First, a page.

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Kai Po Che! gets its title from a Gujarati phrase shouted in celebration during the annual kite festival in Ahmedabad. There’s reason to celebrate, as this is a great movie.
If Kai Po Che! has any flaw, it’s in the way the film begins. The film opens with a man named Govi picking up another man, Omi, upon his release from prison. Omi asks where Ishaan is, and Govi explains that Ishaan will meet them at the cricket stadium. Then a subtitle reads “Ten Years Earlier” to signal the real beginning of the story.
Opening with present day footage only to flash back to the real story is the trendy way to start a movie these days, but I suspect the technique will seem dated in the years to come. Rather than watching the story as it unfolds, the audience is forced to ponder questions throughout the whole movie, such as when and how Omi is going to wind up in jail. It’s distracting. However, I’m willing to forgive the opening because the technique is currently so common and because the rest of the movie is essentially flawless.
The three disparate friends — Govi (Raj Kumar Yadav), Omi (Amit Sadh), and Ishaan (Sushant Singh Rajput) — are united in their struggle to figure out what to do now that they’re adults. Straight-laced Govi plans to open a sporting goods store and cricket academy, if only he can get his two layabout buddies to cooperate.
The plan hinges on Ishaan, a cricket player with enough talent to be a local hero, but not enough to play in the big leagues. Having sailed through life on his athletic prowess and his family’s wealth, Ishaan is not in a hurry to grow up.
Omi is the most intriguing of the three. He’s devoted to Ishaan and resents when Govi chastises the cricketer for being lazy and selfish. Omi demands respect but does nothing to earn it.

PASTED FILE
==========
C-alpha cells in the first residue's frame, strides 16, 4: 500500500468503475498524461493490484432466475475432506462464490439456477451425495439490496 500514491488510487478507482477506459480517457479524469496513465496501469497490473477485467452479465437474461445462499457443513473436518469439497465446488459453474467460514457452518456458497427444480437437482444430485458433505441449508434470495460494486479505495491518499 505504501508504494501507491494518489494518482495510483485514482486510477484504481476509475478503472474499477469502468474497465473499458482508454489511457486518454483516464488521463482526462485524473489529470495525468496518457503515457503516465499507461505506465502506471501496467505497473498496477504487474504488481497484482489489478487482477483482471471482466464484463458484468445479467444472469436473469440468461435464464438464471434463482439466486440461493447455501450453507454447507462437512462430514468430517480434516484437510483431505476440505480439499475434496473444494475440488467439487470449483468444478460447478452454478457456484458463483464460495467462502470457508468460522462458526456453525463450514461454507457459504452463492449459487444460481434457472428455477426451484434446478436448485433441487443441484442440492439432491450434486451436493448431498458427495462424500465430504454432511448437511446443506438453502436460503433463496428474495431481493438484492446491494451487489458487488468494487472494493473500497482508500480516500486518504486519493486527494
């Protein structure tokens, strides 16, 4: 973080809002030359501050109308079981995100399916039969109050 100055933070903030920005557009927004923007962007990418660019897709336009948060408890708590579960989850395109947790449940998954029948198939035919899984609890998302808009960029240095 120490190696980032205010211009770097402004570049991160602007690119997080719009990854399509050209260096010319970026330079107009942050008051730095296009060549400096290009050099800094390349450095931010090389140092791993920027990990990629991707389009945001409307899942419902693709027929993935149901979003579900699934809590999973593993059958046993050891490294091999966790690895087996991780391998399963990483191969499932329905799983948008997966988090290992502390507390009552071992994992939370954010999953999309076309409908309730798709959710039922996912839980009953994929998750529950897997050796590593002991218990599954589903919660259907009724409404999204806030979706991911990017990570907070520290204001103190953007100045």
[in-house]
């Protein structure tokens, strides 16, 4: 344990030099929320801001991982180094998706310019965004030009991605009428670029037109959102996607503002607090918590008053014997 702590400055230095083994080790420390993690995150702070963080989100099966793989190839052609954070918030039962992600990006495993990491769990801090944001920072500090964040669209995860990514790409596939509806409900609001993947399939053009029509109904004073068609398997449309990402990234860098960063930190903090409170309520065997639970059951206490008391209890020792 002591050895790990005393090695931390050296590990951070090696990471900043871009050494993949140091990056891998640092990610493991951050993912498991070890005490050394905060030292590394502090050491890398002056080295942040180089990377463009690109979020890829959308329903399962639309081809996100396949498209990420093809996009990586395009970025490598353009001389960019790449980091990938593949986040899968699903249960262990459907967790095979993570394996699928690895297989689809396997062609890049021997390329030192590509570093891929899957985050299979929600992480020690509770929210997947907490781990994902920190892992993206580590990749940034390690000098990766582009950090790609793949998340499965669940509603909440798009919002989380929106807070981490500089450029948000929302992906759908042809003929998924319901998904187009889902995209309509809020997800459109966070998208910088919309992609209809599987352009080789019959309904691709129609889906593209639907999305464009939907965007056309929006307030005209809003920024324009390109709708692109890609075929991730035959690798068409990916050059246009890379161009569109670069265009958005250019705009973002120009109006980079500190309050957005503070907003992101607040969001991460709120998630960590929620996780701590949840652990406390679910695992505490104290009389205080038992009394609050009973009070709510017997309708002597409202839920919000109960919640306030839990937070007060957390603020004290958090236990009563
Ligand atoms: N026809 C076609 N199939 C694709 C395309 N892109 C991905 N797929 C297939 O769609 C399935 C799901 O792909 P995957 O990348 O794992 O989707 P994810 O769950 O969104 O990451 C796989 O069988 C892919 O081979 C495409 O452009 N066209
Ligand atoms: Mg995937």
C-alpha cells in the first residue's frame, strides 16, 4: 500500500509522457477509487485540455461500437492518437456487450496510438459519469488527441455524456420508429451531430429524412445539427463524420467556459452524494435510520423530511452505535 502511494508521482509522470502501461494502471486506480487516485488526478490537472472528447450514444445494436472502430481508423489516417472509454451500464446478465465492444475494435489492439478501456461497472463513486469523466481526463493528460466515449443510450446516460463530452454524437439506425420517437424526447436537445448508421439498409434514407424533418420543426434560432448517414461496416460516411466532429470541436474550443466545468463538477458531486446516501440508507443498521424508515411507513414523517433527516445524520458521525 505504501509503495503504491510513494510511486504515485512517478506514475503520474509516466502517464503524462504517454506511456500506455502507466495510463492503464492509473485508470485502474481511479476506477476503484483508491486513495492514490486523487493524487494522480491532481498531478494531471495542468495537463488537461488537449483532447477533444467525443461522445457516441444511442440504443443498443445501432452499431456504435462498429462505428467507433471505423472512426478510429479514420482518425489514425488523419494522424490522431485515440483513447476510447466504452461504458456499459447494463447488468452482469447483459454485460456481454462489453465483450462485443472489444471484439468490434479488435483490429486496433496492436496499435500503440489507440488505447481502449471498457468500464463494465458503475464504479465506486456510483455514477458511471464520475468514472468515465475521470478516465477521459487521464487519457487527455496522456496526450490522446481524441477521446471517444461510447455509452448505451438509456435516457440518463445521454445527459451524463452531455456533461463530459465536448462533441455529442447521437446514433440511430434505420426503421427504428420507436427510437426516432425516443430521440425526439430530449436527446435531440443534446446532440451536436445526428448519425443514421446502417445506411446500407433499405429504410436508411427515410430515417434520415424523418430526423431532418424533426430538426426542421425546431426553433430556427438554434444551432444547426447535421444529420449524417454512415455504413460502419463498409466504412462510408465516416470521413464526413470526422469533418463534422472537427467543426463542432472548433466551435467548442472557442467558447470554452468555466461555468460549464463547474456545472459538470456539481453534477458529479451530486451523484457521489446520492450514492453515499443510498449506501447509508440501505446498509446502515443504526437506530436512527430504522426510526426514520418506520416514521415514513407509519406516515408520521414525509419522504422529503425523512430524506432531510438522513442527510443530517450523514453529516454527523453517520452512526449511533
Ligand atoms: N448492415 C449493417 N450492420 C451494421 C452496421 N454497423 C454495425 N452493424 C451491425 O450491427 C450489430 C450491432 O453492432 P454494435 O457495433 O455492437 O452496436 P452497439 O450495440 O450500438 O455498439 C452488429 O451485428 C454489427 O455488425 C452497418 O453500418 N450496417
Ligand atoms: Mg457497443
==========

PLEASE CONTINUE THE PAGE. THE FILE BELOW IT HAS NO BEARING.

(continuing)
As the business takes off — thanks to a loan from Omi’s shady politician uncle, Bittoo (Manav Kaul) — the three friends undergo some major changes. Govi starts a clandestine friendship with Ishaan’s younger sister, Vidya (Amrita Puri). Ishaan devotes his attention to developing the talents of a promising young cricketer, Ali (Digvijay Deshmukh). That leaves Omi on the outside, making him easy prey for ambitious Bittoo.
The friends’ lives are also shaped by real-life events that occurred in Ahmedabad in the early 2000s, including a devastating earthquake. The city is rife with religious and political tension between Bittoo’s majority Hindu party and the Muslim-favored party, lead by Ali’s father.
All of the circumstances allow for tremendous character growth, and the actors perform brilliantly. Yadav and Rajput get to have the most fun, with Govi growing (slightly) more rebellious just as Ishaan becomes more responsible.
Sadh is fascinating as Omi. Early in the film, while Omi is still firmly in Ishaan’s thrall, there’s a dimness in Omi’s eyes. While it’s obvious that Ishaan isn’t living up to his potential, it seems like Omi has reached his: Ishaan’s toady for life. Only when Omi feels himself pushed aside for Ishaan’s twelve-year-old protege does the spark alight in his eyes, and not in a good way.
The story is so well-paced and allows enough time to establish a real sense of place. Ahmedabad is shown as full of opportunity, if only nature and the people who live there will cooperate. Kai Po Che! is a nice tribute to the city and the notion of friendship that endures through dramatic changes.
Dying to watch this! And concidently, the director’s first film, ROCK ON had a similar style of storytelling with present day / flashback sequences.
The only reason I’m even interested in this is because it’s Kapoor’s 2nd film. I thought ROCK ON was the 1st ever Bollywood movie about a “VHS: Where are they now” type of story that wasn’t seen before.
Speaking as a fellow fan of Rock On!!, I think you’ll be satisfied with Kai Po Che, Shahid.
Great review! The film sounds very promising, I can’t wait to watch it! Plus my whole family is based in Ahmedabad! Its a great city 🙂
Between this and Patang, Ahmedabad is getting a lot of screentime lately, meera. My goal is to make it there for the kite festival some day.